Hello there again, today I am exploring the topic of Broken Brute-Force Protection and IP Blocking. With this technique, an attacker can bypass any web security and continue their attack vector. Before launching an attack, you need to have basic knowledge of a few things. Brute force attack is the most common attack performed on web applications. In this attack, an attacker uses automation software or scripts to spray a list of usernames and passwords onto the login features of any web application. The list can contain thousands of usernames and passwords, and the attack works very quickly.
Developers implement brute force protection to stop the execution of this attack. They do so by adding each IP address to a blocklist from where multiple requests come in at the same time to perform login.
If the developer has not implemented brute force protection properly, the attacker can easily bypass it and successfully perform their attack. This failed security is known as “broken brute-force protection”.
I hope you understand the concept. Let’s now see the practical implementation of this in the lab.
So, let’s solve the lab by using the credentials already given to us.
Your credentials: wiener:peter Victim's username: carlos
Firstly, we tried to enter random usernames and passwords to see what type of error the application shows. After entering random credentials, the application showed an “invalid username” error message.
We now know the error, but we don’t know how many login attempts we can make on the login page. It’s possible that brute force protection has been implemented. To check if brute force protection is present, we send the request to Burp Repeater and repeatedly send the request to see how many possible attempts we can make Broken brute-force protection. This will help us determine if brute force protection is in place.
I tried to login twice but when I sent the request for the third time, the server blocked my request. This suggests that the server allows only two login attempts and blocks further attempts.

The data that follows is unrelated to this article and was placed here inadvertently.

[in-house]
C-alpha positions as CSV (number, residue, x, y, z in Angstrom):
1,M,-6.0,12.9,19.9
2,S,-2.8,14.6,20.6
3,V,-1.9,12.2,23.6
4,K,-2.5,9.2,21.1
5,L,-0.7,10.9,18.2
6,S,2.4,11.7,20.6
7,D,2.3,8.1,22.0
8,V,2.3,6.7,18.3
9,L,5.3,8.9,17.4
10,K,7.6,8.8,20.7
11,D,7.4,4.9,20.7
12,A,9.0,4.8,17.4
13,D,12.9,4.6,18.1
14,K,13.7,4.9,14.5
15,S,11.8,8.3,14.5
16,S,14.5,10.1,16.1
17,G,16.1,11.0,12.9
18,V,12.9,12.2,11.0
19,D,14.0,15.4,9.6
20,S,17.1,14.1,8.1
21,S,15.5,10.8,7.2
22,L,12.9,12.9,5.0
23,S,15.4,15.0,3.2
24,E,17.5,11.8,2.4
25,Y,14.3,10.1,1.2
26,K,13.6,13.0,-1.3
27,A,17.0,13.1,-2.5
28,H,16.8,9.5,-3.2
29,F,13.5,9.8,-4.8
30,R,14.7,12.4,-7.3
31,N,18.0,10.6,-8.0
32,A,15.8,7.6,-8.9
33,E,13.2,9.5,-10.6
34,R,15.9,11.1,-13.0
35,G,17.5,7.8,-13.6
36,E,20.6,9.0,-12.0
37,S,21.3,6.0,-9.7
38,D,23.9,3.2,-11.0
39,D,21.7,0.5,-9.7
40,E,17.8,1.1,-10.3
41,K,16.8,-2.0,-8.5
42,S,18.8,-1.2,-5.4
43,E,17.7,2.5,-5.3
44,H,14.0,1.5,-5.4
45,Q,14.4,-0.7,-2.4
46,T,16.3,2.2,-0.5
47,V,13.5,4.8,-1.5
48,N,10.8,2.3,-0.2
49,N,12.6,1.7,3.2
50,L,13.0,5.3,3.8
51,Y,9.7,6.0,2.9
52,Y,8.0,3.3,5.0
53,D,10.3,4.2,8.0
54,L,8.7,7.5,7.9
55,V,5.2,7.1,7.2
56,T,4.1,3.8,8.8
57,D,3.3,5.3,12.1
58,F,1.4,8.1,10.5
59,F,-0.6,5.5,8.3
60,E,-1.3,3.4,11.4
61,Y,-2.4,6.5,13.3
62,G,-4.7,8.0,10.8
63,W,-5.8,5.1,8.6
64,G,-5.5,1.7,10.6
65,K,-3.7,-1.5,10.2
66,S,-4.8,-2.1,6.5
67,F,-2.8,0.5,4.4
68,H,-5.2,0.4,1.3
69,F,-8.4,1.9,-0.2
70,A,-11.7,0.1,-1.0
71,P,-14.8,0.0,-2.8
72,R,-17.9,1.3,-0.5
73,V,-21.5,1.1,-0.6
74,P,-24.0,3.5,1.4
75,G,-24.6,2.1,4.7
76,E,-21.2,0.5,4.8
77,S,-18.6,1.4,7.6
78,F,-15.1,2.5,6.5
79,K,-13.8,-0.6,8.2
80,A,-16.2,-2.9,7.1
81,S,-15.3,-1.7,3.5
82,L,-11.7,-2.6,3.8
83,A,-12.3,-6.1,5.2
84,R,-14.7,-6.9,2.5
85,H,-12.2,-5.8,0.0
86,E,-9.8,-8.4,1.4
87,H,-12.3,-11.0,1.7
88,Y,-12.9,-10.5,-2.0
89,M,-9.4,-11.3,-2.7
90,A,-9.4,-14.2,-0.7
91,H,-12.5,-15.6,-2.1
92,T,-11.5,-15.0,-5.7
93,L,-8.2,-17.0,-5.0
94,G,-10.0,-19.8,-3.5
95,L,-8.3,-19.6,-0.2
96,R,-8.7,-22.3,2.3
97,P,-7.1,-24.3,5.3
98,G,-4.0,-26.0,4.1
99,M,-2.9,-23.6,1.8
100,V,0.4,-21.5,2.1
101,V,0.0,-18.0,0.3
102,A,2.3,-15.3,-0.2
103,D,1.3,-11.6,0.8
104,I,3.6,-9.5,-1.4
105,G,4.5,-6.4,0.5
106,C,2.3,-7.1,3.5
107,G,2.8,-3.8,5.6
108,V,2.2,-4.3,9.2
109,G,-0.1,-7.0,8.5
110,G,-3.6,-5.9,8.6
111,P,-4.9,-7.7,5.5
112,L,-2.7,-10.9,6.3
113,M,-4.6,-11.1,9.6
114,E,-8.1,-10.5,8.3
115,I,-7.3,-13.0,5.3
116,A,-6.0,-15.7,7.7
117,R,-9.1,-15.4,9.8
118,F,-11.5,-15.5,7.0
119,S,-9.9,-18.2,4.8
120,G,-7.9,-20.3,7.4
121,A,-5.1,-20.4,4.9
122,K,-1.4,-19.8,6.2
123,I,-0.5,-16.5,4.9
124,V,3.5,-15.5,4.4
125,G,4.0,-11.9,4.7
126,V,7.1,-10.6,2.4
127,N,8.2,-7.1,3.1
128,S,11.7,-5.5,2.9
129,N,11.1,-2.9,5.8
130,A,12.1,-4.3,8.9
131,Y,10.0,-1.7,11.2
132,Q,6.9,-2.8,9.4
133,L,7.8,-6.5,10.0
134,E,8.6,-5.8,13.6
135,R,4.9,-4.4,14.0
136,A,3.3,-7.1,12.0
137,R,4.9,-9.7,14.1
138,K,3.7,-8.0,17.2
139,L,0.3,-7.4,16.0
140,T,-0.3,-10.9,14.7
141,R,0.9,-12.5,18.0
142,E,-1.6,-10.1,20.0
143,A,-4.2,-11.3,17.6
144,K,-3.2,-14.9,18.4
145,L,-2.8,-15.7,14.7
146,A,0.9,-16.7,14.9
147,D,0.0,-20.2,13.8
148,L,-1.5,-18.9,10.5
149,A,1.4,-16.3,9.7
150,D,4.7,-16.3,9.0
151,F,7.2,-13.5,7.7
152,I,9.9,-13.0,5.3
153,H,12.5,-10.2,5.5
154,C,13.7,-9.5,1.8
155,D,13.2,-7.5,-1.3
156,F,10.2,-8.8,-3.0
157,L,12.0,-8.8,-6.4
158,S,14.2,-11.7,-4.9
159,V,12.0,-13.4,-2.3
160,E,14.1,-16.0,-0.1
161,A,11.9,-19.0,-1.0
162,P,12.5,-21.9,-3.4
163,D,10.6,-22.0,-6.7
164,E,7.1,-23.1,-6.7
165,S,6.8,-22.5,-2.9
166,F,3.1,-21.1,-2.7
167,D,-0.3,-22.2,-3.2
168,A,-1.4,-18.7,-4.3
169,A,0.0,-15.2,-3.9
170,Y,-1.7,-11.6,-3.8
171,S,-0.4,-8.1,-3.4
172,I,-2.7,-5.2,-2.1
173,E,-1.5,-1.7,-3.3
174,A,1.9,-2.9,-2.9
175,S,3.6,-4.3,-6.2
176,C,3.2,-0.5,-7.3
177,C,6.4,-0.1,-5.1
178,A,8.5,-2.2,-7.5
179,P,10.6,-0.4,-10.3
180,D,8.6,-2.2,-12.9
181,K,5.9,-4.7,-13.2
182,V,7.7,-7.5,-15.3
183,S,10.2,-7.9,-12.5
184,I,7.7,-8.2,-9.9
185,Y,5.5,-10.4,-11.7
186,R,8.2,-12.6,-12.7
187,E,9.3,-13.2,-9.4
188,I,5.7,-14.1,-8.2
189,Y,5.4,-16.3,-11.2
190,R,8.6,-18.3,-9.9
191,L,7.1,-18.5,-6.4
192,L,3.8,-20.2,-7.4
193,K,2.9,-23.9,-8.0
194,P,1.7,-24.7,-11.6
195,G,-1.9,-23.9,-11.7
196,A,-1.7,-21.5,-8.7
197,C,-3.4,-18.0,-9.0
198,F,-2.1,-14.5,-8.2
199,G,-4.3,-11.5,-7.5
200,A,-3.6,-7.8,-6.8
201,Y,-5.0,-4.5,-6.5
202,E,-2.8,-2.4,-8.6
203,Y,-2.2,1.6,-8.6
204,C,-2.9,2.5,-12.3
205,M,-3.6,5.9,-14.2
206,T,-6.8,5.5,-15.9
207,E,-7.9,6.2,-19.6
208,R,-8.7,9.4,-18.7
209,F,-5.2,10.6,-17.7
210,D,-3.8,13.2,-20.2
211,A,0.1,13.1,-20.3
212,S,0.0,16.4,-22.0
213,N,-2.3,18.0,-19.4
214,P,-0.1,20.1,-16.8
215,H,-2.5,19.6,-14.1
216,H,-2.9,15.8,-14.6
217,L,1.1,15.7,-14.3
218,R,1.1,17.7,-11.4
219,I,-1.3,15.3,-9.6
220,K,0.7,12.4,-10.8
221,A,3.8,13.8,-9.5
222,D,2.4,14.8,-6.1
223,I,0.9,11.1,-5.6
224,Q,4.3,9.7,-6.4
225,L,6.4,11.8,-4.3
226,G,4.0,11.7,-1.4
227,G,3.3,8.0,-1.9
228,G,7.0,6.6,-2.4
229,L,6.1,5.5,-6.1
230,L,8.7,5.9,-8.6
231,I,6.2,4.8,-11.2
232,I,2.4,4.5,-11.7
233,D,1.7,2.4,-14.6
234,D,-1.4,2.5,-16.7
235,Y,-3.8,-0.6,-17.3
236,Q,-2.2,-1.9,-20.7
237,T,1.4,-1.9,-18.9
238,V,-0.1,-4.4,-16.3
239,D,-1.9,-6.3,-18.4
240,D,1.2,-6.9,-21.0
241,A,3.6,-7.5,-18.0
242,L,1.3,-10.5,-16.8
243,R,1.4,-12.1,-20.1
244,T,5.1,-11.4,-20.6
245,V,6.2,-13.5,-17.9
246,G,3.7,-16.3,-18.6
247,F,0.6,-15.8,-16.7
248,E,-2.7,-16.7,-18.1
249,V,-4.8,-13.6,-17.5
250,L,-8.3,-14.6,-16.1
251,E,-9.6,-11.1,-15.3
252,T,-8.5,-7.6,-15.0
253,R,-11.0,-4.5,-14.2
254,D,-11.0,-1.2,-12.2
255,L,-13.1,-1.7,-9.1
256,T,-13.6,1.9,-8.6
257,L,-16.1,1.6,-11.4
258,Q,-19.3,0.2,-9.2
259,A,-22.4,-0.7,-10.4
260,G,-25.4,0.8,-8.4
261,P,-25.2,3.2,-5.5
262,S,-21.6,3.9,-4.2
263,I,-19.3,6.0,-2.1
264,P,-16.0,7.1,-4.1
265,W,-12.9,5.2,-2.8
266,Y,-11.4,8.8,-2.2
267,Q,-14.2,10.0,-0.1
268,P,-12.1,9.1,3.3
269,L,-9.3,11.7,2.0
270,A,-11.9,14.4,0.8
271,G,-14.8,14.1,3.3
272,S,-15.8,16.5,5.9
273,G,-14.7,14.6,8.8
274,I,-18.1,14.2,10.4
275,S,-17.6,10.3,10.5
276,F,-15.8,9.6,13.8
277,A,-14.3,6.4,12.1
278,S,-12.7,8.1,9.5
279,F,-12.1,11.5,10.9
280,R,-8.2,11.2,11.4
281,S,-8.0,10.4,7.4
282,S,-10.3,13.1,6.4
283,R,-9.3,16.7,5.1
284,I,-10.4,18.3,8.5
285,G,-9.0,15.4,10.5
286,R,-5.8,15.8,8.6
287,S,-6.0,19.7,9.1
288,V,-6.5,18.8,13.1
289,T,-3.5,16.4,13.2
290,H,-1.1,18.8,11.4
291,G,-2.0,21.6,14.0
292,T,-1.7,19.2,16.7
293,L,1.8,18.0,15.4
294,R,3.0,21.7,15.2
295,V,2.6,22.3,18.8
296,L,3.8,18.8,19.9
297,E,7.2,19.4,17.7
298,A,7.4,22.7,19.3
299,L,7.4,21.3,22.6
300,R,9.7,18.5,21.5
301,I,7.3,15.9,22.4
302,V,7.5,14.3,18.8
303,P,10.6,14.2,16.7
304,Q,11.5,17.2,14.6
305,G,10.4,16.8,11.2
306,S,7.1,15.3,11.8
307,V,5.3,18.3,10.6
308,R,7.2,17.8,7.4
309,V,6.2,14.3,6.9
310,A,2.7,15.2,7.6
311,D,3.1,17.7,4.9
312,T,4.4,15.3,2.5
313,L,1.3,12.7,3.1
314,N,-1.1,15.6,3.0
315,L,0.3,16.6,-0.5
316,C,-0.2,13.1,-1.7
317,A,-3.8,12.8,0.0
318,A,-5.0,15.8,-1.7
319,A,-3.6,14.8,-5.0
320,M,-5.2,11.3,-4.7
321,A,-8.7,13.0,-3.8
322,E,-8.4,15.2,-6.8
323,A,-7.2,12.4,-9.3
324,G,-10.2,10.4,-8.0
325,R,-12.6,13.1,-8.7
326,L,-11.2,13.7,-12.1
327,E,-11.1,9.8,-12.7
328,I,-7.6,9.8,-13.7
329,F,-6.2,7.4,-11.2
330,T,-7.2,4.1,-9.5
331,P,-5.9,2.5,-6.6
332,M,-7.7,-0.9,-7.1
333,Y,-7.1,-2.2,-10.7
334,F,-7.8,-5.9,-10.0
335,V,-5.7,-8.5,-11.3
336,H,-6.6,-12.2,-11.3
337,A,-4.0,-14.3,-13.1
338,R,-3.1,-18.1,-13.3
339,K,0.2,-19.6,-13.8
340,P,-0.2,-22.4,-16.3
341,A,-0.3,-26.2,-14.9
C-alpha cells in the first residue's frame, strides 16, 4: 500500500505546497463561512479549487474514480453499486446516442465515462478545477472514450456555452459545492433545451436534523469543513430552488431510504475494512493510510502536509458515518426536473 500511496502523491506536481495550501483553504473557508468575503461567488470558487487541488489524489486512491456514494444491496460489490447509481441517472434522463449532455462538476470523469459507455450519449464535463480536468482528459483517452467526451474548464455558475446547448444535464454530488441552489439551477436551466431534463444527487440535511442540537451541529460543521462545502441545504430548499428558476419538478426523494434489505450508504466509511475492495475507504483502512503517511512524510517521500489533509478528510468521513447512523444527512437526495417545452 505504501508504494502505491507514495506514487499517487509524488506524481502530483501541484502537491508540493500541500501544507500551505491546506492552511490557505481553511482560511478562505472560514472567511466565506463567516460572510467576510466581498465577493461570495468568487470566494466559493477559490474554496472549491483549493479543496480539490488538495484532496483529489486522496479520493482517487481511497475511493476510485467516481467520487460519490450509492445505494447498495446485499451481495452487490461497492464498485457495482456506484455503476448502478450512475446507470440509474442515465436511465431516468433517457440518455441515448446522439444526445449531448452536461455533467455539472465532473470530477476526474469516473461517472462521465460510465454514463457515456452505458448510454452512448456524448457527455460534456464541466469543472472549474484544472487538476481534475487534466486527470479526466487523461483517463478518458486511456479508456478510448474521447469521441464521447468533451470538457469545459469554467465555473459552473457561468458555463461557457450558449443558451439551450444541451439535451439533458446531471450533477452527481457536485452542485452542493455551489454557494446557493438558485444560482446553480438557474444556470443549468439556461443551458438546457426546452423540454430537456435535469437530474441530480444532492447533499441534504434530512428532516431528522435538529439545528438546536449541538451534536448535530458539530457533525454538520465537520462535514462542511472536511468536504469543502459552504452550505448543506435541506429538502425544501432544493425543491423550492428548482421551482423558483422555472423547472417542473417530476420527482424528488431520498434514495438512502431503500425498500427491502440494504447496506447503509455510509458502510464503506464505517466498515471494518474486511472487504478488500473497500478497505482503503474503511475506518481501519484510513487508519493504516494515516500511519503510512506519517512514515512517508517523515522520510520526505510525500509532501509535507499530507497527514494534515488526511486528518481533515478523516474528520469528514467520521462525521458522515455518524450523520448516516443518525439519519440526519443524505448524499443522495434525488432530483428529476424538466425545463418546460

Now, we can send this request to Intruder and use a list of usernames and passwords to perform a brute force attack. But wait, how can we perform a brute force attack when the server will block our attempts? The easy solution is to create a valid account before performing the test on the web application. In this lab, we were provided with a username “wiener”, victim’s username “carlos”, and password “peter”. We will use these credentials to perform the attack.
We need to perform a brute force attack on Carlos’ account by modifying the two lists we have been given, the list of usernames and the list of passwords, as we cannot use them directly due to the server’s brute force protection. We will create a new list of usernames, which will include our own username “wiener” first, followed by Carlos’ username, who is our victim.
ChatGPT is so smart, always utilize it and avoid manual work. Now I’m sending the request from repeater to Intruder. I’m marking both username and password. Then I’m selecting the attack type as Pitchfork. In the 1st payload, I’m adding all the usernames that I recently created. Now, we need a list of passwords which is already provided in the lab, but we need to modify it. Okay.
I asked ChatGPT to add “peter” before every password in the list, and he modified it for me. The official list of passwords from the lab is on the right, while the modified list is on the left. Now let’s add this as the 2nd payload list.
As you can see, we have successfully obtained Carlos’s password, which is showing as 302. This means we have successfully logged in to Carlos’s account.
Let’s overview the entire process:
In this vulnerability, an attacker can successfully bypass the brute-force protection by using an automation tool to send multiple login requests to the server. This increases the chances of the attacker being able to log in to a user or admin account.
Brute-force protection is implemented to prevent such attacks using automation tools.
The best practice is to use the error message received from the server when providing wrong credentials to determine the maximum number of login attempts allowed. Once you know how many attempts are allowed, you can proceed to the next step.
In our case, we found out that we can only attempt to log in twice before being blocked on the third attempt. We then sent the request to the intruder tool and marked the username and password fields, selecting the pitchfork attack type. In the first payload, we added the usernames, with the accurate username being first, and then added the burteforce list to the end of each username. In the password field, we used the same method, adding the accurate password to the accurate username and the burteforce list to the other usernames.
We then added one thread to the resource pool to avoid getting blocked by the server due to too many requests being sent at once.
To continue studying check out the next lab i.e. Username Enumeration Via Account Lock, cover the current lab before visiting the next lab. Good Luck!
That’s it, we’re done!
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